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In emergency, dial hospital on wheels

Medical representative Siddhartha Sarkar, knocked down while crossing VIP Road, lay bleeding and in shock for a good quarter of an hour before locals bundled him into an auto-rickshaw and ferried him to hospital. He was diagnosed with a spine injury which, doctors said, got worse by travelling in the cramped auto, and Siddhartha is still suffering the consequences. The ‘golden hour’, or the minutes following an emergency — be it a heart attack, stroke, accident or fits — is pivotal, since, the quality of care provided during this period has a direct bearing on the final outcome. Sadly, more than 80 per cent of emergency victims in the city and its suburbs don’t receive proper medical attention during this crucial phase.

Propelled by the belief that “no individual should be deprived of quality care in a life-threatening situation”, the 325-bed, multi-speciality Apollo Gleneagles Hospitals in Calcutta has put in place an advanced emergency management system that can deal with road accidents, cardiac emergencies and stroke, and even industrial accidents. “Statistics available indicate that 62 per cent of those involved in emergencies belong to the productive age group of 25 to 50 years, which is a major drain on the nation’s most important resource, trained manpower,” says Prathap C. Reddy, chairman, Apollo Hospitals Group.

The ‘Hospital on Wheels’ is part of Apollo Hospitals’ National Emergency Network, focusing on “bringing immediate care without waiting for fare”. The ambulance services, including pre-hospital resuscitation, will be available on call round the clock within city limits. “The vehicle drivers and paramedics are trained and certified as emergency technologists and can deliver appropriate treatment on the spot, making the doctors’ task easier,” Reddy adds.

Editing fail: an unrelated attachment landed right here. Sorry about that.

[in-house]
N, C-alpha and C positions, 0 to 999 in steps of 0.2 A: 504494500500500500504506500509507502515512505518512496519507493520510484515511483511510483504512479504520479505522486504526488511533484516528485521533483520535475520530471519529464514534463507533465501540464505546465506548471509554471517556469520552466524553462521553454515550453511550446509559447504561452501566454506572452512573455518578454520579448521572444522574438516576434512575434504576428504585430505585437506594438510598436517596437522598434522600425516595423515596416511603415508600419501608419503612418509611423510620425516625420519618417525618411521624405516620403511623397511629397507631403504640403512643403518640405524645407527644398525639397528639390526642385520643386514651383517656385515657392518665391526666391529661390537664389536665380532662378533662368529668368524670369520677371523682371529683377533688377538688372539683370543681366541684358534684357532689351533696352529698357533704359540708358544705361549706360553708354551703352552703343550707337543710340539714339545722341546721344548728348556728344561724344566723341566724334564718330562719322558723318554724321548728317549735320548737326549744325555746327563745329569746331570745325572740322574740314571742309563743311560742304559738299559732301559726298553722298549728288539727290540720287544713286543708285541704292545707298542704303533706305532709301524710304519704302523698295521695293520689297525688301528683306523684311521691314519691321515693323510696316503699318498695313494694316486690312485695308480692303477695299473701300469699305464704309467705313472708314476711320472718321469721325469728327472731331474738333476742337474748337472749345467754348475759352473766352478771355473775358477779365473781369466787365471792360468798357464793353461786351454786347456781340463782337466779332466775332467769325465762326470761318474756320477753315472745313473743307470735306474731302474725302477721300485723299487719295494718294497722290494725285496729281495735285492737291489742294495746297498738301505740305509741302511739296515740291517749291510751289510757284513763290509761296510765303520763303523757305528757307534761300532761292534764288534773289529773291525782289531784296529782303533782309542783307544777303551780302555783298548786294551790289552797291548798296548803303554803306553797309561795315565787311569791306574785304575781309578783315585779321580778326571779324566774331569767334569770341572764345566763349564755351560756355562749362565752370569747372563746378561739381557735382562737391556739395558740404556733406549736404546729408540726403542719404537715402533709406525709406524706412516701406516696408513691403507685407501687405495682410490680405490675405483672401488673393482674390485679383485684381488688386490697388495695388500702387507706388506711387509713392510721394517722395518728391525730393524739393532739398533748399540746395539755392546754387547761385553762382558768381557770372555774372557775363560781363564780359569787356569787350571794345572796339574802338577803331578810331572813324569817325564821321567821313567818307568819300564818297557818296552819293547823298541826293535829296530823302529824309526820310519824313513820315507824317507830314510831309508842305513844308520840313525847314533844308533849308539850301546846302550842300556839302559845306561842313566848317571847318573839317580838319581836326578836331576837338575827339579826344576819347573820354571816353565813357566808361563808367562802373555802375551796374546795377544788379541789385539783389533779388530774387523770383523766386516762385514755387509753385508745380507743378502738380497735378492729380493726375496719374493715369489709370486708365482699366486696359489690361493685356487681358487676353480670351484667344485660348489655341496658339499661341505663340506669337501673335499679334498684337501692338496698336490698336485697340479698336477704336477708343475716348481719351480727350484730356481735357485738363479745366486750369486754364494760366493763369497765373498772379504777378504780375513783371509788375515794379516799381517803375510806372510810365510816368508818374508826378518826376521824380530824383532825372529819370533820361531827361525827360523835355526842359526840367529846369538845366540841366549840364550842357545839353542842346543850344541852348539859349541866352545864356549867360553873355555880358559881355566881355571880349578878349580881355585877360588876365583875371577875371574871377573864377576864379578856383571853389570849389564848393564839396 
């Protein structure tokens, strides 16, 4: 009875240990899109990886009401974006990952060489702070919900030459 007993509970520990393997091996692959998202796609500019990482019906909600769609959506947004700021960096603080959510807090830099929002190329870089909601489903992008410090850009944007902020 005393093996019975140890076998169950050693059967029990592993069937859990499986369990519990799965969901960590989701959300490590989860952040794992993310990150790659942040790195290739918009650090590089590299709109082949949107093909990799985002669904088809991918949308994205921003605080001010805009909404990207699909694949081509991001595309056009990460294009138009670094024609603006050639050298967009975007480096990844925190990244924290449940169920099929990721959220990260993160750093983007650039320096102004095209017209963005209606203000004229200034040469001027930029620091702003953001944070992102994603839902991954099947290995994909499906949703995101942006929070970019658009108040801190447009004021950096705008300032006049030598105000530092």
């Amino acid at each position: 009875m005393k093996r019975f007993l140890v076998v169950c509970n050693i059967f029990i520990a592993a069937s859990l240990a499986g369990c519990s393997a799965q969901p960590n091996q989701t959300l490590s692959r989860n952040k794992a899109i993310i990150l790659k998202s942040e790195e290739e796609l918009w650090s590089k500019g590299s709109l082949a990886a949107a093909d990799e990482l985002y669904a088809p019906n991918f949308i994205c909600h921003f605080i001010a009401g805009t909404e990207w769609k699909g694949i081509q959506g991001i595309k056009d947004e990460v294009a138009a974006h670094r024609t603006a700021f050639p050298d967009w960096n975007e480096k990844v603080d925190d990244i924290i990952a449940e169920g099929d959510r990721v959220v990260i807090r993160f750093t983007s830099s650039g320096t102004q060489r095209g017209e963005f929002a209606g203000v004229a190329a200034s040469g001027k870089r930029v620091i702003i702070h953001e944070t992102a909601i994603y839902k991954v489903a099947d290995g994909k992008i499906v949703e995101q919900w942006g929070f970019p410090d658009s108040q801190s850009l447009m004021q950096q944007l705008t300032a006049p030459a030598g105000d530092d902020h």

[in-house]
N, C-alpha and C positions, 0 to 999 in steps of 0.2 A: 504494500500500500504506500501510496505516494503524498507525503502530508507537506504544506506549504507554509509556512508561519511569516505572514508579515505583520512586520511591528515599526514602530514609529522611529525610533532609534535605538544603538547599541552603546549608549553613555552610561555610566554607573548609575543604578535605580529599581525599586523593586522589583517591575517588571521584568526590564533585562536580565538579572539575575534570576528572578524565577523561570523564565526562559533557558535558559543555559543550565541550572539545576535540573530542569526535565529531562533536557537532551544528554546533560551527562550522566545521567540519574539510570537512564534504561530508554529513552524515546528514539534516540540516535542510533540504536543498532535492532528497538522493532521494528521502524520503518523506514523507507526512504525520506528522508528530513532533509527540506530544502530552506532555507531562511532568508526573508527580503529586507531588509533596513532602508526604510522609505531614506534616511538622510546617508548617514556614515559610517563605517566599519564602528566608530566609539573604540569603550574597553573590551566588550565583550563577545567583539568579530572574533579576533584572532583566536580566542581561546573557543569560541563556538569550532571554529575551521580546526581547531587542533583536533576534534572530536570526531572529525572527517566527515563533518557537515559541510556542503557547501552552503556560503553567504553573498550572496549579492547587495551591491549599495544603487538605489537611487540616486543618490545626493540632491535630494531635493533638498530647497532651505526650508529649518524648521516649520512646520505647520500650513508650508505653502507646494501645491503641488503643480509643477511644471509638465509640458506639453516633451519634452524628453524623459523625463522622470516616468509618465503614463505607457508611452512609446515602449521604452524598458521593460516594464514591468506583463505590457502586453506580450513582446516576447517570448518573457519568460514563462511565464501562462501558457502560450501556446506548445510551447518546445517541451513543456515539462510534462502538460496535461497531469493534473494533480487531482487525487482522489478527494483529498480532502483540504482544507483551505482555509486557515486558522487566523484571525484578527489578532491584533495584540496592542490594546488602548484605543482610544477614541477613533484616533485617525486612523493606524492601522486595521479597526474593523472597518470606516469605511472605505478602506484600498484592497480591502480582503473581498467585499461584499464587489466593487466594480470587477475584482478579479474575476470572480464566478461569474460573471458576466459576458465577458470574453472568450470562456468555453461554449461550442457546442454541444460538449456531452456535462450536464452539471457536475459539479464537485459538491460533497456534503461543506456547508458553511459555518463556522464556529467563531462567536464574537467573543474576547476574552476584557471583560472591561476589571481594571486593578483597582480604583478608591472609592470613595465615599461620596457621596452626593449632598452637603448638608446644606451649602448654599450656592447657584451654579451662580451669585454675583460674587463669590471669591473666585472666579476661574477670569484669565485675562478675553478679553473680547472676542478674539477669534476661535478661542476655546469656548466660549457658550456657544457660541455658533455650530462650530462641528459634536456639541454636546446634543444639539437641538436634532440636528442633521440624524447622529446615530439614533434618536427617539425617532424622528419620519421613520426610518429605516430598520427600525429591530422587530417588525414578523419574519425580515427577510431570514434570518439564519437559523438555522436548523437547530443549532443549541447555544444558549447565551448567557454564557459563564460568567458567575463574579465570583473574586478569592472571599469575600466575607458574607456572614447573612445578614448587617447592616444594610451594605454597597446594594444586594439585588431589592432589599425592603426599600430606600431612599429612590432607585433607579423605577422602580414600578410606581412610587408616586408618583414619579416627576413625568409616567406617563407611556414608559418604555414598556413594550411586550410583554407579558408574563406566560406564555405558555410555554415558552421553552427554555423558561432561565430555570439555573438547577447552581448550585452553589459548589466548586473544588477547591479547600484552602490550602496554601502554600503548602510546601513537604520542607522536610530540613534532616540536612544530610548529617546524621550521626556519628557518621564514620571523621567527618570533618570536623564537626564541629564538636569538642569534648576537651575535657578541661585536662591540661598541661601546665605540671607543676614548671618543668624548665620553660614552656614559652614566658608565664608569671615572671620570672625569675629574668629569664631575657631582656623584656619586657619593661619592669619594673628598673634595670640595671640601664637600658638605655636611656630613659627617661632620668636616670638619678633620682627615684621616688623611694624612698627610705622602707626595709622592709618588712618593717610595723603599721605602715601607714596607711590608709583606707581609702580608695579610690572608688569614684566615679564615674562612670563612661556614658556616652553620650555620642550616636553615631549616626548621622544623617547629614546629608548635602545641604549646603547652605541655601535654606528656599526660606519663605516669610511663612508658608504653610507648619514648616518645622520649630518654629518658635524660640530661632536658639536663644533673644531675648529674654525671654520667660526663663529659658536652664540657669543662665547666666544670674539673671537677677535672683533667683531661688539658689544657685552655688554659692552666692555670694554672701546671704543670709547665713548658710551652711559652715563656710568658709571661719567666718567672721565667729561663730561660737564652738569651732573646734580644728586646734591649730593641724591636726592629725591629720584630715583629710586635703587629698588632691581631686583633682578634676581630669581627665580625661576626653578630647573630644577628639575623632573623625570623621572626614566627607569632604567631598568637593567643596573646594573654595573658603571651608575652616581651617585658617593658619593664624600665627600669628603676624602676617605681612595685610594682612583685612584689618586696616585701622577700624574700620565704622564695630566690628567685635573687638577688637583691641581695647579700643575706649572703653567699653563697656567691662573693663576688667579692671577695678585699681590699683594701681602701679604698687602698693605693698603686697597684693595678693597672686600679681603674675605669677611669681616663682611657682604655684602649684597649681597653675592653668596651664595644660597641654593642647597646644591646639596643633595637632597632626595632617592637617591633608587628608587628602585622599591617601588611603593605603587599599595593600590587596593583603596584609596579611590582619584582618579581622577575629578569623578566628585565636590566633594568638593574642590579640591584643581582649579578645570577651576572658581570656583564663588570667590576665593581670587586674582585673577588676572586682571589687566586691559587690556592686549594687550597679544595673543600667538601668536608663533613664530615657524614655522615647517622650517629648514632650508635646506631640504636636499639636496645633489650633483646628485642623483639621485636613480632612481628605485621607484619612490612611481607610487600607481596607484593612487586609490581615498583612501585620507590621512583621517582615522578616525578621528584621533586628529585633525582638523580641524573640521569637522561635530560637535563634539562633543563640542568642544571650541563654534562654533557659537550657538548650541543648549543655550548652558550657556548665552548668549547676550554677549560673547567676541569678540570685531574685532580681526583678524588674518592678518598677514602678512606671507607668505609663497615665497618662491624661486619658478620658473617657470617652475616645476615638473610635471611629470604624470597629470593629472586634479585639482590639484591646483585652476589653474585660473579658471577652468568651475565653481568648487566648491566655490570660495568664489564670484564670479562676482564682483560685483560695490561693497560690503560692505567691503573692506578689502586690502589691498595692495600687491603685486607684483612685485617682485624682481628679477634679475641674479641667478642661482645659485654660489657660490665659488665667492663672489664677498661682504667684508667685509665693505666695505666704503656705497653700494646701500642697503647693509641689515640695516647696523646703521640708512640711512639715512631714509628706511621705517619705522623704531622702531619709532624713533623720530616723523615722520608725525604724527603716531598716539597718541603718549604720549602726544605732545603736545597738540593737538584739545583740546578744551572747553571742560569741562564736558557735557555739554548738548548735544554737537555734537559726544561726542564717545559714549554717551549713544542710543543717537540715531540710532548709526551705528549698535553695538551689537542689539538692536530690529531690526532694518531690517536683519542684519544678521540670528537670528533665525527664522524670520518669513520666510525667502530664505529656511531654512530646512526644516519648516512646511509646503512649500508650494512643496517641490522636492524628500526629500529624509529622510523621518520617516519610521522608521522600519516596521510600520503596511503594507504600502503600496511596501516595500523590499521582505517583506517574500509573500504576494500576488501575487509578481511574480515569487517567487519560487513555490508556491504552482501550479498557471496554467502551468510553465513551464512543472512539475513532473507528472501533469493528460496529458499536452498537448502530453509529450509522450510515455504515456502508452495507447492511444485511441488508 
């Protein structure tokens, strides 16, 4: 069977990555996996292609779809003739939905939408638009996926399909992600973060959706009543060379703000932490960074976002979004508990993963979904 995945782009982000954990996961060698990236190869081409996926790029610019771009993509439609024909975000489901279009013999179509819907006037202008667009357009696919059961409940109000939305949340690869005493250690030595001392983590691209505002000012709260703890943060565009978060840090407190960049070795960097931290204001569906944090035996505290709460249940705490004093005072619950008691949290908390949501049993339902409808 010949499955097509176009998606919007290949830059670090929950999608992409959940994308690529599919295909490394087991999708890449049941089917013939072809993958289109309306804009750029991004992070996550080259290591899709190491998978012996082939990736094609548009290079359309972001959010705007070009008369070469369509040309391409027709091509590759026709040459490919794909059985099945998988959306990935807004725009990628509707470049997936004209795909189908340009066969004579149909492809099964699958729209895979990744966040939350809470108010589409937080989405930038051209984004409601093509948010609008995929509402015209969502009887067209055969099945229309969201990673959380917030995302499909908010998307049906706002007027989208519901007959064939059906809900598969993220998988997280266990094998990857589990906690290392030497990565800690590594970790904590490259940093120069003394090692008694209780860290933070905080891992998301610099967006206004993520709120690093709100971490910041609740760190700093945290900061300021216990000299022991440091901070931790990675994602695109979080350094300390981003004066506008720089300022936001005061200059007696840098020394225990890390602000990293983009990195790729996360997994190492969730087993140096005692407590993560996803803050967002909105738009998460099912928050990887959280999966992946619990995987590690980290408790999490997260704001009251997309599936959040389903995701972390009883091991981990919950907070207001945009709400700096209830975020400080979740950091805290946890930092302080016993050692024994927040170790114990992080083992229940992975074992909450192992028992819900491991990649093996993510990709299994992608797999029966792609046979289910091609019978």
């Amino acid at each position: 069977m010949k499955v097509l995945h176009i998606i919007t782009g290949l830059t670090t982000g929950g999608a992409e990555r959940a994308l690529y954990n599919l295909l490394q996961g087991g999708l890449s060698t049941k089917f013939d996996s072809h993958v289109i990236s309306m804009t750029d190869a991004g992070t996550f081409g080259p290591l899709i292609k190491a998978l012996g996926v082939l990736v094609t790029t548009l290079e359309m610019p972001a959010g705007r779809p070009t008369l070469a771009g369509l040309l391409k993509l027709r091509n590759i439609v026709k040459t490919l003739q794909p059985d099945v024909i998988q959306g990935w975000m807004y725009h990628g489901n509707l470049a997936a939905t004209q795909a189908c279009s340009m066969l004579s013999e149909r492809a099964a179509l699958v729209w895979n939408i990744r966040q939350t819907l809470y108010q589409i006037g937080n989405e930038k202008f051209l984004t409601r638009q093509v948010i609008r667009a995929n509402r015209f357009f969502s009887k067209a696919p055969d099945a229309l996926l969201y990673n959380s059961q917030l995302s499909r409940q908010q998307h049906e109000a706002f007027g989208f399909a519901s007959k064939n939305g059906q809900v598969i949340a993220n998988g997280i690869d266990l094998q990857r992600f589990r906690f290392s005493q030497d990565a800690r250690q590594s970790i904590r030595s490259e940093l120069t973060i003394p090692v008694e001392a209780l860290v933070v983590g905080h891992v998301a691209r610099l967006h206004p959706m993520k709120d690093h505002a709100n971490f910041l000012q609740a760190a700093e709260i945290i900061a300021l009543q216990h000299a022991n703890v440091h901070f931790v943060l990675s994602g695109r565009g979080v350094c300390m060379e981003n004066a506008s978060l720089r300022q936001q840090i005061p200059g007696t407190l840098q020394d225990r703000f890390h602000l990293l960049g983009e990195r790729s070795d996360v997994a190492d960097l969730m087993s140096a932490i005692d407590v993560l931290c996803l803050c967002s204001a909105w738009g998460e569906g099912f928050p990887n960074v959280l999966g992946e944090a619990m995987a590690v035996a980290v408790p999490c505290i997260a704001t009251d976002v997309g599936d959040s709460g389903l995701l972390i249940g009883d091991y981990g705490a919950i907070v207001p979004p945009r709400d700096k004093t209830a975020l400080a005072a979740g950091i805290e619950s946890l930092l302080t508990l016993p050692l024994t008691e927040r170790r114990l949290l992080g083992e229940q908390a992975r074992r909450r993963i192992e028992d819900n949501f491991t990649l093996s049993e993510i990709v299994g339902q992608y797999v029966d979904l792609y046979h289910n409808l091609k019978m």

The Hospitals on Wheels are fitted with portable ventilators, defibrillators, suction apparatus, oxygen, life-saving drugs, etc. The city emergency service, to be inaugurated on Wednesday, is being kicked off with three such special ambulances — two at the EM Bypass hospital and one at the group clinic at Gariahat. “We will have seven more soon,” says V. Nagarjuna Reddy, manager (marketing), of the Bypass hospital.

“Today, we have the only dedicated, toll-free four-digit helpline — 1066 — that has been allotted for emergency services across the country, which will help save precious time during the golden hour,” stresses the group chairman. Patients in Calcutta will simply have to prefix the city code (033) to the number and dial.

“The most important factor in an emergency is the amount of time lost before a patient reaches the hospital. It’s not just how quickly a patient is shifted, but the manner in which the victim is transported, which often makes a difference,” warns trauma specialist Ranjith Kuzupilly. “But 99 per cent of emergency victims in Calcutta are shifted in vehicles other than ambulances,” he laments.

The Apollo emergency management facility is based on the ‘First Respondents’ concept in the US. It involves identifying responsible citizens, equipping them to provide first-aid to accident and emergency victims in the community and help shift them to a hospital. This ensures prompt attention and minimises time lost before an ambulance reaches the spot.

“Over 10,000 students, drivers and policemen in Hyderabad, Chennai and Delhi have been trained, and we hope to replicate the model in Calcutta. We will work in close conjunction with the traffic police and para clubs, which are the nerve centres of residential settlements,” says the group chairman.

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